So, here’s the thing. Makeup is MAGIC. I know I’ve said it before, but it’s the damn truth. Magic, y’all.
I’ve always loved makeup, even as a little girl. I paid extra attention to all of the Seventeen articles, tried all the Cover Girl, Maybellene, and Clinique trends, and in eighth grade was certain that I would be a makeup artist. Hell, I was even a counter manager for a short-lived brand of makeup in the late 90’s! (R.I.P. Tommy Hilfiger makeup.)
Even though I feel like pure hell most of the time, I rally for events so that I can be part of life. I also wear a lot of makeup. No, let me rephrase that so that it’s exceedingly clear. I wear a shitton of makeup almost every time I leave the house. So much Makeup. I’d say I feel like a drag queen, but they do a much better job at contouring & I hate to insult a group of rocking people that way.
So. Much. Makeup.
And when I don’t wear as much makeup, I get a combination of full on stares and averted eyes. It’s like being a bodily fluid stain on a light colored pair of jeans. Nobody wants to see, but they can’t not see. Terrible.
I use 2 layers of foundation, color corrector, and concealer to even out my skin tone and help a little with the circles under my eyes. If you’ve ever applied 2 layers of foundation, you have an idea of how it feels, even when you use products that are designed to feel light.
It is something that has morphed from around 30ish minutes pre-cancer to between 60 & 90 ish minutes, depending on my eyebrows. No, for real. My eyebrows are now that difficult. I’m getting better, but it’s still a process. I’ve posted some on Facebook about it, and decided to give a bit more in-depth info here. There’s a reason.
I need a certain amount of coverage anyway because I’m vain & prefer to not see the scarring & discoloration already there. With chemo, there is a sallowness to the already uneven tone, as well as a deepening of the naturally dark circles under my eyes. They’ve turned reddish. Love it.
The following pics are not all on the same day. It shows some of the learning curve that so many drastic changes have required. Another thing you might notice is that the 2 sides of my face aren’t anything alike, so trying to achieve any form of symmetry was always tricky, but now is making my OCD kick into overdrive.
Now, the makeup may not seem like that much, except that my normal routine has morphed into a process that requires me to take a break during application and I always have at least one hot flash. You’re seeing serum foundation, pressed powder foundation, color corrector (goes under concealer), concealer, eyebrow powder pencil, I don’t have enough lashes for the curler any more but I used it till I couldn’t, same with mascara, a nude eyeshadow palette, waterproof eyeliner, blush, lip liner, lip gloss, Thrive false eyelashes, & eyelash adhesive, plus my Sephora eyelash applicator. What used to be reserved for a very big night out is now my day look.
Why, you ask. Why go through this rigamarole, this hassle? As I’ve said, I am vain. I’ll admit it. Given the choice between looking bad & putting a bit of effort into making sure that I’m happy with how I look, I will choose to put some effort into it and look better. It makes me feel better. It makes me happy. It also gives me a bit of a shield against the pervasiveness of cancer and chemotherapy. So much has been stolen from me, and my looks are pretty high on that list. I spent last year losing weight, regaining some lost confidence & the past few months have resulted in my weight put back on and the confidence stolen. I feel bad enough, so why look bad when I’m out of the house?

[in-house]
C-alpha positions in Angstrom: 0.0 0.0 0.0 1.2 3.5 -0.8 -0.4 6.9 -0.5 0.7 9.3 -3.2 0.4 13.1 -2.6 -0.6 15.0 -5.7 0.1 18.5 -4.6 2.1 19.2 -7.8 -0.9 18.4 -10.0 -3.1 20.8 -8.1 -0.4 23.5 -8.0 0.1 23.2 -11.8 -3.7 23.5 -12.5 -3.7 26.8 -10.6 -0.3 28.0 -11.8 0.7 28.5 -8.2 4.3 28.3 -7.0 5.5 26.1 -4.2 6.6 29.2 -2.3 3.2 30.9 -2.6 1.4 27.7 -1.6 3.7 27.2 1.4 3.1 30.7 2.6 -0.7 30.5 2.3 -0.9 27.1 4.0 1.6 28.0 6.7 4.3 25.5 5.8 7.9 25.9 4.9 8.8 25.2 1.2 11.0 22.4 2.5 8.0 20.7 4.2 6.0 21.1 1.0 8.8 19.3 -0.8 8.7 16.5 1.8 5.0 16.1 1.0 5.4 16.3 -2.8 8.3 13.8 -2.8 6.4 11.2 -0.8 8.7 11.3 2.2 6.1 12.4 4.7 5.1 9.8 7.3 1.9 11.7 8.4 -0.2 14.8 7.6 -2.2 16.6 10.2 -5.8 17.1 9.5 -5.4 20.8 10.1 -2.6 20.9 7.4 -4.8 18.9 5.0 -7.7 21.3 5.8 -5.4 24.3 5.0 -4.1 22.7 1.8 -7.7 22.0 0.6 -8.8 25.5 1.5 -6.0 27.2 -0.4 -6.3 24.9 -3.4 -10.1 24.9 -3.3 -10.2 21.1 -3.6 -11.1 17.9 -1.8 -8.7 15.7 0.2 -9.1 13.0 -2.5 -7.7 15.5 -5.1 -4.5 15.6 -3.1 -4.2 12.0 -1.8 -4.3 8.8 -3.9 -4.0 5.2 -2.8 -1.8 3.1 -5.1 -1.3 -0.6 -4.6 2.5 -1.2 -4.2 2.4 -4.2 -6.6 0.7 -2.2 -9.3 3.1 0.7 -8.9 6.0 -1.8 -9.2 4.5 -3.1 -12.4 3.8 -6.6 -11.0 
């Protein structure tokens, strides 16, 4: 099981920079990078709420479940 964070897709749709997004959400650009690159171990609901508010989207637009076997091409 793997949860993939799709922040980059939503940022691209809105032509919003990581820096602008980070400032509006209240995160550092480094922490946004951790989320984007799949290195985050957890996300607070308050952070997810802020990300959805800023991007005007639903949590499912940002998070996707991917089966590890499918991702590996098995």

That brings me to a couple of other things that I’ve talked a bit about here, more to others in person and online. The thing I tend to hear most is that I don’t even look sick. It’s great to hear, but I am me, so I’m honest & say it’s due to wearing a ton of makeup. It doesn’t really sink in, though, with some people and makes me come across like a bit of an ass who can’t accept a compliment. I can, but it feels important to let people know that I don’t look very good on my own. I’m so lucky that I have 2 incredible wigs and am able to apply some camouflage and walk amongst the living like there’s nothing wrong with me. But don’t let it fool you, because it’s a ruse.
I use a handicap placard for parking, too. It makes a world of difference. If I’m getting groceries, or when I was trying to go go Christmas shopping, that few extra steps to the car are sometimes the difference between the energy to actually go home and needing to rest for awhile, debating whether or not to call a ride instead. The only downside is when I look good-you know, like I’m not sick-& get the kind of looks that make me think someone is going to come and confront me. I mean, I’m ready to whip off my wig at any moment, but it’s still unsettling.
As a dear friend put it (of her’s husband’s experience with cancer a few years ago):”…he didn’t look ‘that sick’, and in a way, if you don’t look sick, people just expect you to be ok.” See, if someone doesn’t look ‘sick enough’ it can be really hard to accept that they are really ill.
So, while I try hard to look not sick, I am. I took a nap today, then put on makeup, did the dishes, got groceries, made dinner, and nearly collapsed. When you tell me I look great, I appreciate it, but the look you give me might compel me to adamantly exclaim the amount of work it took to look ok. Don’t be offended. Same for the parking placard. Just because I’m not in a wheel chair doesn’t mean I don’t need it. I’m actively reminding myself to not judge others that I see not looking handicapped enough more, too.
On the plus side, I do like looking fabulous….